If there are 3 people required then shouldn't this too be true?
case 1: when only 1 person was there, the probability would be 1/4 = 0.25
case 2: when only 2 people are there, the probability would be (1/4)*(1/4) = 0.0625
case 3: when 3 people are there, the probability would be (1/4)*(1/4)*(1/4) = 0.015625

So, shouldn't the answer be: 0.25 + 0.0625 + 0.015625 = 0.0328125?

(I know my answer is incorrect, but fail to understand why my way of calculating is wrong?)

The probability that among 3 people at least 1 of them is born in a leap year is:

P(at least 1) = P(exactly 1) + P(exactly 2) + P(all 3) = 3*1/4*3/4*3/4 + 3*1/4*1/4*3/4 + 1/4*1/4*1/4 = 37/64.

Or P(at least 1) = 1 - P(none) = 1 - (3/4)^3 = 37/64.

Some "at least" probability questions to practice:
leila-is-playing-a-carnival-game-in-which-she-is-given-140018.html
a-fair-coin-is-tossed-4-times-what-is-the-probability-of-131592.html
for-each-player-s-turn-in-a-certain-board-game-a-card-is-132074.html
a-string-of-10-light-bulbs-is-wired-in-such-a-way-that-if-131205.html
a-shipment-of-8-tv-sets-contains-2-black-and-white-sets-and-53338.html
on-a-shelf-there-are-6-hardback-books-and-2-paperback-book-135122.html
in-a-group-with-800-people-136839.html
the-probability-of-a-man-hitting-a-bulls-eye-in-one-fire-is-136935.html
for-each-player-s-turn-in-a-certain-board-game-a-card-is-141790.html
the-probability-that-a-convenience-store-has-cans-of-iced-128689.html
a-manufacturer-is-using-glass-as-the-surface-144642.html
a-fair-coin-is-to-be-tossed-twice-and-an-integer-is-to-be-148779.html
in-a-game-one-player-throws-two-fair-six-sided-die-at-the-151956.html
in-a-drawer-of-shirts-8-are-blue-6-are-green-and-4-are-24418.html

Theory on probability problems: math-probability-87244.html

All DS probability problems to practice: search.php?search_id=tag&tag_id=33
All PS probability problems to practice: search.php?search_id=tag&tag_id=54

Tough probability questions: hardest-area-questions-probability-and-combinations-101361.html

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Re: TOUGH & TRICKY SET Of PROBLEMS  [#permalink]

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07 Apr 2018, 13:07
1
1
1. THE SUM OF EVEN INTEGERS:
The sum of the even numbers between 1 and k is 79*80, where k is an odd number, then k=?

(A) 79
(B) 80
(C) 81
(D) 157
(E) 159

OPEN DISCUSSION OF THIS QUESTION IS HERE: https://gmatclub.com/forum/the-sum-of-t ... 68732.html

2. THE PRICE OF BUSHEL:
The price of a bushel of corn is currently $3.20, and the price of a peck of wheat is$5.80. The price of corn is increasing at a constant rate of 5x cents per day while the price of wheat is decreasing at a constant rate of 2^1/2*x-x cents per day. What is the approximate price when a bushel of corn costs the same amount as a peck of wheat?

(A) $4.50 (B)$5.10
(C) $5.30 (D)$5.50
(E) \$5.60

OPEN DISCUSSION OF THIS QUESTION IS HERE: https://gmatclub.com/forum/the-price-of ... 70101.html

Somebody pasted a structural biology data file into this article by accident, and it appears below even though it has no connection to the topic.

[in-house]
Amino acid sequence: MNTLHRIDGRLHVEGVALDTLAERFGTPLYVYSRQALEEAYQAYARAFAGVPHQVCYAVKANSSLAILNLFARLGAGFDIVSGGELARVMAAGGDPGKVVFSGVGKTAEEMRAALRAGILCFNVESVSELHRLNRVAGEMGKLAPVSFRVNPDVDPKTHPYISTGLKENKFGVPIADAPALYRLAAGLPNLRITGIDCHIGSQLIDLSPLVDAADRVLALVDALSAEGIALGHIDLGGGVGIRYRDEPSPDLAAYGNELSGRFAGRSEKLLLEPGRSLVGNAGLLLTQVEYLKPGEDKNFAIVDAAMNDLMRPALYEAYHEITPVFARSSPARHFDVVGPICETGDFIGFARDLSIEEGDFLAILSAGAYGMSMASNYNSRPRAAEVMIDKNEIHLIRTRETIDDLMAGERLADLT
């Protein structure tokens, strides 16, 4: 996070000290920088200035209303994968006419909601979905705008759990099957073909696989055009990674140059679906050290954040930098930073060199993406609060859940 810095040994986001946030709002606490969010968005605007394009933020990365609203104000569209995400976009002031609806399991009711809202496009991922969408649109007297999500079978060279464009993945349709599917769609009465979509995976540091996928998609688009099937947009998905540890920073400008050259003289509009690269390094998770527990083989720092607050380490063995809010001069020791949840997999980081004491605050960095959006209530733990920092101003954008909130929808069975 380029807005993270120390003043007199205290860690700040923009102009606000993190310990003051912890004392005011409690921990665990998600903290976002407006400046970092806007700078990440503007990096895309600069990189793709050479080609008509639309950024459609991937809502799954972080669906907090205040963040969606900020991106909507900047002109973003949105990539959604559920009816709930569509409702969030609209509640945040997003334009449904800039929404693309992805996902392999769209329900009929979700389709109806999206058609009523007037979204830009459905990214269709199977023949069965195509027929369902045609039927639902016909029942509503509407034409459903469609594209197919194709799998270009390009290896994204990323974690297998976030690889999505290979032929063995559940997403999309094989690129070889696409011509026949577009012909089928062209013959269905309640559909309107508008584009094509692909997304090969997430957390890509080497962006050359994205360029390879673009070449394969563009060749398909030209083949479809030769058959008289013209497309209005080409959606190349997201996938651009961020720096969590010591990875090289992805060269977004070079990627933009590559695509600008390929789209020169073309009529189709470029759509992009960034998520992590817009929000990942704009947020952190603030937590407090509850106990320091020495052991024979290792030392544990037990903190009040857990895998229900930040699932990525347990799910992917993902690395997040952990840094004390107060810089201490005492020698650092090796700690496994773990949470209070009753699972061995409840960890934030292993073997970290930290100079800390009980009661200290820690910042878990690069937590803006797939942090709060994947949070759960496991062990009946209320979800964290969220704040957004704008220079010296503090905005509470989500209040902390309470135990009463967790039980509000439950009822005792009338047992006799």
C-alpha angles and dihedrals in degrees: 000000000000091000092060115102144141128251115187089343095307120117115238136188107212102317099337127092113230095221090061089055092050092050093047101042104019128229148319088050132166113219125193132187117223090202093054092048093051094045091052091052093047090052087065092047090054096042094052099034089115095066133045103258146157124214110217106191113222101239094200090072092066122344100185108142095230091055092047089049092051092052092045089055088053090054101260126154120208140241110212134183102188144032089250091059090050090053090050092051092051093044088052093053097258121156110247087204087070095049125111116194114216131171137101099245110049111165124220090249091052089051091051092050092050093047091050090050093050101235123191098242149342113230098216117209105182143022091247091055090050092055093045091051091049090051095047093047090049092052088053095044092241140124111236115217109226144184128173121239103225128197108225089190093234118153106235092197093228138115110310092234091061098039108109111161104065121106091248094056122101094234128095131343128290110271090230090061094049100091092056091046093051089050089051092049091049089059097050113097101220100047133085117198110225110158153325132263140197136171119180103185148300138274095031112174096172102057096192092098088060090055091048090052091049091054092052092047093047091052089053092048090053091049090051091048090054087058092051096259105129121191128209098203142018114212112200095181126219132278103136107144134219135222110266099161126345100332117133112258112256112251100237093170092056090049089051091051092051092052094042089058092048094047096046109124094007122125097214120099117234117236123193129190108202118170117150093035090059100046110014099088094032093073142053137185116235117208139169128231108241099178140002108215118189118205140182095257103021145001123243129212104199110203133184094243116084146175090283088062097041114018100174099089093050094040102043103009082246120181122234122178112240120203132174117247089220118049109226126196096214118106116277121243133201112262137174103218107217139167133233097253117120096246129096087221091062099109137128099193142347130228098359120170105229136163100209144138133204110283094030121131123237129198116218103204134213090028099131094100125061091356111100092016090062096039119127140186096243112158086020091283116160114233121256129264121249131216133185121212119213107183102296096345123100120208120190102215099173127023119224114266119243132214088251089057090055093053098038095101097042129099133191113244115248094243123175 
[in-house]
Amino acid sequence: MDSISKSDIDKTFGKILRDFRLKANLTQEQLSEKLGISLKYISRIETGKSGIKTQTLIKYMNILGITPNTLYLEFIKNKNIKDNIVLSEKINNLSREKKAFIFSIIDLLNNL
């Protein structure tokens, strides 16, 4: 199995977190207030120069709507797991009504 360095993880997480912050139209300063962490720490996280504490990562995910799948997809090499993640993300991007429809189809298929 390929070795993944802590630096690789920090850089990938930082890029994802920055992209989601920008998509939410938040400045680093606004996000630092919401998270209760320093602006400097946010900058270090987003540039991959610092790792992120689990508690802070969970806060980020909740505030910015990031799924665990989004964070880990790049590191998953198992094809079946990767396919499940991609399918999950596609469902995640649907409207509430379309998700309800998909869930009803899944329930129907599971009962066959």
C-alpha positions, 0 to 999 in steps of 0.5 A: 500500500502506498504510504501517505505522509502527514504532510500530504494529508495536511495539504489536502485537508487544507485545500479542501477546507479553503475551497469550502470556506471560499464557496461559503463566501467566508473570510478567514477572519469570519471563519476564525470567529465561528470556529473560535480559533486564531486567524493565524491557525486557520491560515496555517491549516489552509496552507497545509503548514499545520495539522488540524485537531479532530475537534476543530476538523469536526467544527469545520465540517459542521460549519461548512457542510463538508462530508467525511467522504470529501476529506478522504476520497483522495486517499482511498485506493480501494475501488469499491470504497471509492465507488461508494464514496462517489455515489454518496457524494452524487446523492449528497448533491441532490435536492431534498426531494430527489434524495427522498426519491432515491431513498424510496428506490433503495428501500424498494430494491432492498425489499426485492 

3. LEAP YEAR:
How many randomly assembled people are needed to have a better than 50% probability that at least 1 of them was born in a leap year?

A. 1
B. 2
C. 3
D. 4
E. 5

OPEN DISCUSSION OF THIS QUESTION IS HERE: https://gmatclub.com/forum/how-many-ran ... 89297.html

AB + CD = AAA, where AB and CD are two-digit numbers and AAA is a three digit number; A, B, C, and D are distinct positive integers. In the addition problem above, what is the value of C?

(A) 1
(B) 3
(C) 7
(D) 9
(E) Cannot be determined

OPEN DISCUSSION OF THIS QUESTION IS HERE: https://gmatclub.com/forum/ab-cd-aaa-wh ... 36903.html

5. RACE:
A and B ran, at their respective constant rates, a race of 480 m. In the first heat, A gives B a head start of 48 m and beats him by 1/10th of a minute. In the second heat, A gives B a head start of 144 m and is beaten by 1/30th of a minute. What is B’s speed in m/s?
(A) 12
(B) 14
(C) 16
(D) 18
(E) 20

OPEN DISCUSSION OF THIS QUESTION IS HERE: https://gmatclub.com/forum/a-and-b-ran- ... 06921.html

6. PROBABILITY OF DRAWING:
A bag contains 3 red, 4 black and 2 white balls. What is the probability of drawing a red and a white ball in two successive draws, each ball being put back after it is drawn?
(A) 2/27
(B) 1/9
(C) 1/3
(D) 4/27
(E) 2/9

OPEN DISCUSSION OF THIS QUESTION IS HERE: https://gmatclub.com/forum/a-bag-contai ... -8350.html

7. THE DISTANCE BETWEEN THE CIRCLE AND THE LINE:
What is the least possible distance between a point on the circle x^2 + y^2 = 1 and a point on the line y = 3/4*x - 3?

A) 1.4
B) sqrt (2)
C) 1.7
D) sqrt (3)
E) 2.0

OPEN DISCUSSION OF THIS QUESTION IS HERE: https://gmatclub.com/forum/what-is-the- ... 85184.html

8. THE AVERAGE TEMPERATURE:
The average of temperatures at noontime from Monday to Friday is 50; the lowest one is 45, what is the possible maximum range of the temperatures?

A. 20
B. 25
C. 40
D. 45
E. 75

OPEN DISCUSSION OF THIS QUESTION IS HERE: https://gmatclub.com/forum/the-average- ... 16784.html

9. PROBABILITY OF INTEGER BEING DIVISIBLE BY 8:
If n is an integer from 1 to 96 (inclusive), what is the probability for n*(n+1)*(n+2) being divisible by 8?

A. 25%
B. 50%
C. 62.5%
D. 72.5%
E. 75%

OPEN DISCUSSION OF THIS QUESTION IS HERE: https://gmatclub.com/forum/if-an-intege ... 26654.html

10. SUM OF INTEGERS:
If the sum of five consecutive positive integers is A, then the sum of the next five consecutive integers in terms of A is:

A. A+1 inquiry
B. A+5
C A+25
D 2A
E. 5A

OPEN DISCUSSION OF THIS QUESTION IS HERE: https://gmatclub.com/forum/if-the-sum-o ... 02768.html
_________________
Re: TOUGH & TRICKY SET Of PROBLEMS   [#permalink] 07 Apr 2018, 13:07